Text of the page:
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Vary Your Exercise Activities To Protect Your Joints And Have More Fun As You Get Older
By Steve Agyei
Fit@Fifty Hitting a Capoeira pose on the rocks in Ibiza
Fit@Fifty Hitting a Capoeira pose on the rocks in Ibiza
Good Morning,

It's time for this week's Monday Motivational Beyond Lifestyle Secrets Newsletter

"Variety's the very spice of life, that gives it all its flavour."
- William Cowper
I have always used and lived by the saying “Variety is the spice of life,” but only learnt the second half “that gives it all its flavour” when I looked up whom it was by for this article.

William Cowper lived from November 26th 1731 until his death on the 25th April 1800. He was an English poet and hymnodist. One of the most popular poets of his time, Cowper changed the direction of 18th century nature poetry by writing of everyday life and scenes of the English countryside. In many ways, he was one of the forerunners of Romantic poetry. Samuel Taylor Coleridge called him "the best modern poet", whilst William Wordsworth particularly admired his poem Yardley-Oak. Another one of his familiar quotes is “God moves in a mysterious way.”.

My blood is made up of a variety of countries and cultures. My Brazilian mother Sheila Macdonald was born in Rio de Janeiro, of a Scottish father Hector Macdonald and a London born mother Inez Elena, who spent her childhood floating between England and South America, whereas my West African father is Ghanaian through and through.

My childhood was spent in leafy Hassocks, West Sussex until we moved to Famagusta in Cyprus when I was six, where I attended the International School before we bid a hasty retreat back to England as the Turks invaded in 1972 when I was seven. I spent the rest of my childhood growing up in Hassocks until I attended a sports course in Chichester, passing my A-Levels in English Language, Literature and Human Biology. Then at the age of seventeen I lived in Calella, Spain working in a nightclub as a body popping dancer. I then came back to England to go to Roehampton University for a year, and at the age of nineteen I went to ballet school in Covent Garden and also attended the Duke Ellington School of Performing Arts in Washington DC.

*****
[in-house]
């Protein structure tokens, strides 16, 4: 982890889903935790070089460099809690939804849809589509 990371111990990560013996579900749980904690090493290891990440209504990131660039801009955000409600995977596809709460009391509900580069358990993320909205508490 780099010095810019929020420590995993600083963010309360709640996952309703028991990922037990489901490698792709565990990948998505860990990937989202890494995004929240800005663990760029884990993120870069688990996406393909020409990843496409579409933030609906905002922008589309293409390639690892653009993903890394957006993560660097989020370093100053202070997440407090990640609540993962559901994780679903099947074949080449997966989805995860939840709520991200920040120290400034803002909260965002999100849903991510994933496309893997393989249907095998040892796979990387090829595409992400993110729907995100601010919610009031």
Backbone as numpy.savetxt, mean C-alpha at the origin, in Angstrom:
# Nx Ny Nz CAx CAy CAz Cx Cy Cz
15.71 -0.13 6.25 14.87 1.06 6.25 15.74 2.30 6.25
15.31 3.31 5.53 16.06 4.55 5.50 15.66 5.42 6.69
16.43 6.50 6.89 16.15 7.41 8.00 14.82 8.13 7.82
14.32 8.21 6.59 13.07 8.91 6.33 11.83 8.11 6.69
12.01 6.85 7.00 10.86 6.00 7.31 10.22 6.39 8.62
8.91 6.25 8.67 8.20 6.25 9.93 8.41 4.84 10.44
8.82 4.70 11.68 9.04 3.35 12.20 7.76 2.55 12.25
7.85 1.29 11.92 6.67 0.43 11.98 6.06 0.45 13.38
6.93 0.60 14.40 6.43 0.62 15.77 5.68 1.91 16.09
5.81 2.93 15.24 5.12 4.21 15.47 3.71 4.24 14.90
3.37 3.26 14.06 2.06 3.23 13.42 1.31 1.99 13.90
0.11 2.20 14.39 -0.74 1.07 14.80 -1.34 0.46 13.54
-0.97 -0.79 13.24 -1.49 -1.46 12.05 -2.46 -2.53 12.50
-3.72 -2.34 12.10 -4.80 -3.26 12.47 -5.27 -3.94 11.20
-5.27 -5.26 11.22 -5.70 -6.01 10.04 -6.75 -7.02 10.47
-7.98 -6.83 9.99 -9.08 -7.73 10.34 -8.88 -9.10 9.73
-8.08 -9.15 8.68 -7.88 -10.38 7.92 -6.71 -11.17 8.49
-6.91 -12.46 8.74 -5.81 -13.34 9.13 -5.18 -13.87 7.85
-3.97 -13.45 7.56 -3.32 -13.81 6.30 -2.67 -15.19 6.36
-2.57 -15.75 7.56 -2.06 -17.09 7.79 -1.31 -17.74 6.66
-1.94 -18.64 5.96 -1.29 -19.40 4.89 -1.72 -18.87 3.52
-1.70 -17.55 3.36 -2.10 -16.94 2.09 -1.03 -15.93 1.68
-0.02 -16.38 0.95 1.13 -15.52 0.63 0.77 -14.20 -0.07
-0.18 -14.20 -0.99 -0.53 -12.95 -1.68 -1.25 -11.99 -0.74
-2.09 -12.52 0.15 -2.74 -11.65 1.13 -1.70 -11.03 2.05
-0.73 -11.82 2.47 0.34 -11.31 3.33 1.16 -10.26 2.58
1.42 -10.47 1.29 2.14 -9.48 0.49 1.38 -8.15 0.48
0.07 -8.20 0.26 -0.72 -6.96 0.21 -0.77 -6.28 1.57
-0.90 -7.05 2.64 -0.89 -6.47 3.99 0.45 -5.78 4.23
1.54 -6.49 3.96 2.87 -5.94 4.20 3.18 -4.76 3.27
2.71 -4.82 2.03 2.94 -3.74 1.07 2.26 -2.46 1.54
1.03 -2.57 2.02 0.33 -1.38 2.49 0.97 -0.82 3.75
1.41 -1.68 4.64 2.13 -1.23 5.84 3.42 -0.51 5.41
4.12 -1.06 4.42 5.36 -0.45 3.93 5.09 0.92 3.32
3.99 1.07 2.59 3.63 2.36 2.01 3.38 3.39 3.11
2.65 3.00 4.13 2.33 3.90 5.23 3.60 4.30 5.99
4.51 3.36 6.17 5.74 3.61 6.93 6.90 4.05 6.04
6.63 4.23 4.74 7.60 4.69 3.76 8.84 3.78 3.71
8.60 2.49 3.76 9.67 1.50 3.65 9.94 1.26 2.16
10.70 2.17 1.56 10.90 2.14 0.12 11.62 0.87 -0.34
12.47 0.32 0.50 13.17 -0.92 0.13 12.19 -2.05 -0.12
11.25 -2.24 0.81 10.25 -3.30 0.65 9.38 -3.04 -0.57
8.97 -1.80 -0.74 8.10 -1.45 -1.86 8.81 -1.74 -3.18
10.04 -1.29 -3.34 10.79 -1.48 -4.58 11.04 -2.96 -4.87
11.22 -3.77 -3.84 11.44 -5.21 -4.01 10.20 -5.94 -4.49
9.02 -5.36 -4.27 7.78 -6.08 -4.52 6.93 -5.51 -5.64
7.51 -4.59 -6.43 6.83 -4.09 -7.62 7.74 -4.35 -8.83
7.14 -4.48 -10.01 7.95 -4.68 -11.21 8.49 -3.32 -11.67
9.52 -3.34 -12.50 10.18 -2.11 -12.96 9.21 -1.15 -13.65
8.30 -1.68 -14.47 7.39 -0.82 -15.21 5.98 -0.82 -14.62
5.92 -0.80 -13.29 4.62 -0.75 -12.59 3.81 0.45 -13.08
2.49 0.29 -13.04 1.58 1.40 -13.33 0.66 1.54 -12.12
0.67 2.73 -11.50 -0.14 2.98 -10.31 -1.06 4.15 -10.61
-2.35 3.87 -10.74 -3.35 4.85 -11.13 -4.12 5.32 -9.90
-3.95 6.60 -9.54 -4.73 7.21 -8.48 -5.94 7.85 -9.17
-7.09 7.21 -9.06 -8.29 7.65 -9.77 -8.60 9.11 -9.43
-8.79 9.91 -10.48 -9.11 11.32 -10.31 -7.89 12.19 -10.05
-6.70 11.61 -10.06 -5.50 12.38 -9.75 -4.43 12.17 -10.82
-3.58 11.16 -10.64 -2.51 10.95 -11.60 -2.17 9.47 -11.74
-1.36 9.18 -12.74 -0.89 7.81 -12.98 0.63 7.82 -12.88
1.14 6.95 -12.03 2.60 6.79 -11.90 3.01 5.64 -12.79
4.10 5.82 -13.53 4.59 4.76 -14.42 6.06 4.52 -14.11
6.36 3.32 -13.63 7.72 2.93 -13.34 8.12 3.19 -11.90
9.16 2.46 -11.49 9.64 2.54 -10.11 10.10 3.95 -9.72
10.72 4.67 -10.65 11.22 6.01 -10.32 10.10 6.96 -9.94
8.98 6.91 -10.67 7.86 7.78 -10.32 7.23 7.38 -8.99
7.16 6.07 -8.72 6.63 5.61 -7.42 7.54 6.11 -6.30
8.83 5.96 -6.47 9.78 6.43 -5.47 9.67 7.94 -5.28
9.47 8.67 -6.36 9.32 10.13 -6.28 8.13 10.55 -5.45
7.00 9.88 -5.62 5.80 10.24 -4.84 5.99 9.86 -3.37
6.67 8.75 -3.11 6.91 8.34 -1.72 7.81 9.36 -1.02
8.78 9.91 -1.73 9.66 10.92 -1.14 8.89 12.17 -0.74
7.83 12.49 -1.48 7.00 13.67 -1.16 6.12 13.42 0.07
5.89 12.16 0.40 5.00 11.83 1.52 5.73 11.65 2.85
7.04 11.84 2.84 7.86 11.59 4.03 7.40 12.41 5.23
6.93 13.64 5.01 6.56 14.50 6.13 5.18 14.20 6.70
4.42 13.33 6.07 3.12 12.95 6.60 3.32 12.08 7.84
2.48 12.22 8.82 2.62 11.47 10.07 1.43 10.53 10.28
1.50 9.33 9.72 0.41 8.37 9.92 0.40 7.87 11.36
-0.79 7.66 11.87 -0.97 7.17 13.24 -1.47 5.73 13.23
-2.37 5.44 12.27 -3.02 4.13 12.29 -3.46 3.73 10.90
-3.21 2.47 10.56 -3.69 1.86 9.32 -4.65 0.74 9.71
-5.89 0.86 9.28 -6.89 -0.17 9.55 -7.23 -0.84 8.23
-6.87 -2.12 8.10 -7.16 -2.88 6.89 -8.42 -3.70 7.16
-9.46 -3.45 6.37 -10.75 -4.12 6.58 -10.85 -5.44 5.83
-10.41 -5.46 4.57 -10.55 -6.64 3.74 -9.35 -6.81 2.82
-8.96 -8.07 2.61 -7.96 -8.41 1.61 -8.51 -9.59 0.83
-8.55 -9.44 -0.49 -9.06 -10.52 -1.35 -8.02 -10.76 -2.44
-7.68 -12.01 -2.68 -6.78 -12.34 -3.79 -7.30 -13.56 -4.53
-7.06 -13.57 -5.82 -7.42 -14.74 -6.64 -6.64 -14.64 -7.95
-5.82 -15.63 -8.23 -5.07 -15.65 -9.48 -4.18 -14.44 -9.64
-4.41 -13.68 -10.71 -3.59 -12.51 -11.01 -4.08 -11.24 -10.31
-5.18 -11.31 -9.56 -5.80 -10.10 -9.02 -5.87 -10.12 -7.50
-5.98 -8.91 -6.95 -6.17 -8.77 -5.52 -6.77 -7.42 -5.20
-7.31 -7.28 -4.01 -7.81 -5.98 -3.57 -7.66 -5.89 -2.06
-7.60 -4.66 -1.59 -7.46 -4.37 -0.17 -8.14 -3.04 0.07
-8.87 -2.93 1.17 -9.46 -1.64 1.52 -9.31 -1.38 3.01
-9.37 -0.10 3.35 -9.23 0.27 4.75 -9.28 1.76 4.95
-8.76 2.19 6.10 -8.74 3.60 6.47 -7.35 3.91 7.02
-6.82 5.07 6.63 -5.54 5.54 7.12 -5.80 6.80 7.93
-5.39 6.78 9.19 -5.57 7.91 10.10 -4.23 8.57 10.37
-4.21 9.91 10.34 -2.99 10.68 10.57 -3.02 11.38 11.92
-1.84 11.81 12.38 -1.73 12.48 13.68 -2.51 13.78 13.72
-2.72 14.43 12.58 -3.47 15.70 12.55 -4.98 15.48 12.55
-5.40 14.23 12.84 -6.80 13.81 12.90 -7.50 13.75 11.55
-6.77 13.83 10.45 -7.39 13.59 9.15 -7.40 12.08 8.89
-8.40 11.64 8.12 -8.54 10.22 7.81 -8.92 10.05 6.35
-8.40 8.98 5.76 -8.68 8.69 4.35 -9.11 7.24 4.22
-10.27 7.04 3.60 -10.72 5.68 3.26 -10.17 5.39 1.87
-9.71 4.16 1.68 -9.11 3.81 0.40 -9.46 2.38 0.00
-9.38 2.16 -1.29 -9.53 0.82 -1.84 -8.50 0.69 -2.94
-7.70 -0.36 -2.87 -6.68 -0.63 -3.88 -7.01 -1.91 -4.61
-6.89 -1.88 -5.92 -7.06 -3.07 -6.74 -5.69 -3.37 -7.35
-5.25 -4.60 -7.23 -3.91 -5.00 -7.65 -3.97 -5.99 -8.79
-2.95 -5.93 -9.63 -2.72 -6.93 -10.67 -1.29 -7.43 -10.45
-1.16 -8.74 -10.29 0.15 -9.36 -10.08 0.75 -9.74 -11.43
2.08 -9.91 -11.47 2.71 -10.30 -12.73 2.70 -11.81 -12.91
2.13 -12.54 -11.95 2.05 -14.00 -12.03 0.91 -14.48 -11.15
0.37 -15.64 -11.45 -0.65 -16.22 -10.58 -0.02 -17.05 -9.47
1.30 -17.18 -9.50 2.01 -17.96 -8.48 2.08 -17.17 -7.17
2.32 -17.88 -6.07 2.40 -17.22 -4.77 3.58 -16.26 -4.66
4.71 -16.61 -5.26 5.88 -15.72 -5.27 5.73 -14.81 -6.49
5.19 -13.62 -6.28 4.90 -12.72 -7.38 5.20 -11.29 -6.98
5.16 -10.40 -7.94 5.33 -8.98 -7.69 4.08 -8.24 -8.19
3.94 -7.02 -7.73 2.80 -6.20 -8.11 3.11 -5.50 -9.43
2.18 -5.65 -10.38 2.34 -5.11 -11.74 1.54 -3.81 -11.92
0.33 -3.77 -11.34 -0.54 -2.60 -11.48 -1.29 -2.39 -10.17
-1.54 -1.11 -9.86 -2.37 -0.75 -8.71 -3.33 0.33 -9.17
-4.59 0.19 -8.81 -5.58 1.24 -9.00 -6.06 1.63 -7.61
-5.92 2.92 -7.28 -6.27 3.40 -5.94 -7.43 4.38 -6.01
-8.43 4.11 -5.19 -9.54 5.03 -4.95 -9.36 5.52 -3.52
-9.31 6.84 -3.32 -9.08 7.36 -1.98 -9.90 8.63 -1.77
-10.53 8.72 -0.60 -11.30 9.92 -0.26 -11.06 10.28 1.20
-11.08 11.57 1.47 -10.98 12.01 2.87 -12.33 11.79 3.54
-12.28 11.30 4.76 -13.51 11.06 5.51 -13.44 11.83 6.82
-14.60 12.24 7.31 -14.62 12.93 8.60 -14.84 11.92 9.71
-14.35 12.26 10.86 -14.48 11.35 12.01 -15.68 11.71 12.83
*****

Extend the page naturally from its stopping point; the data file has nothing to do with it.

When I graduated from the Urdang Academy of Ballet and Performing Arts I toured Germany with Vienna Festival Ballet, performing in Swan Lake and The Nutcracker. I then lived in Japan for a year arriving as a dancer with Dead or Alive, staying on to work as a model and teacher of street dance before returning once again with Starlight Express. After a couple of years back in England working in the West End I spent the next decade touring the world modelling and doing pop tours visiting a wide array of countries including Africa, America, Australia, Barbados, Belgium, Czechoslovakia, Dominican Republic, Dubai, France, Germany, Greece, Holland, Hong Kong, Ireland, Israel, Italy, Japan, Mexico, Monaco, Romania, Russia, Senegal, South Africa, Thailand, Tunisia, Turkey and spending the last couple of years based in Amsterdam.

Trying to remember the countries I had worked in whilst a dancer to compile this list was quite difficult. It brought back so many wonderful memories and made me realise how blessed I have been to travel the world experiencing so many different countries, cultures and cuisines, doing something I love, sharing the experiences with my best friends, travelling first class, staying in Five star hotels and eating in the finest restaurants. Thank you Universe.

"Variety is important when it comes to exercise. I don't do anything that bores me to tears."
- Alanis Morissette
I have also always believed that variety is the spice of training, which helps alleviate boredom, making training fun, providing great all round fitness and producing a well balanced physique. With this in mind I pride myself on being one of the world’s most versatile trainers. Upon retiring as a professional dancer, I moved into choreography, back to Sussex and started playing football and cricket again, qualifying as a personal trainer and football coach, obtaining a UEFA ‘B’ License.

I began working a lot with football teams both amateur and professional, adults and youth, boys and girls, including Ian Wright’s Soccer Schools, Chelsea, Brighton and Hove Albion, Feyenoord, AC and Inter Milan.

I focused heavily on speed, power and flexibility. I went on sports specific weight training courses and qualified in SAQ, which is speed, agility and quickness. A form of training using speed footwork drills, through ladders, over hurdles, plyometrics and interesting resistance equipment like parachutes and the viper belt.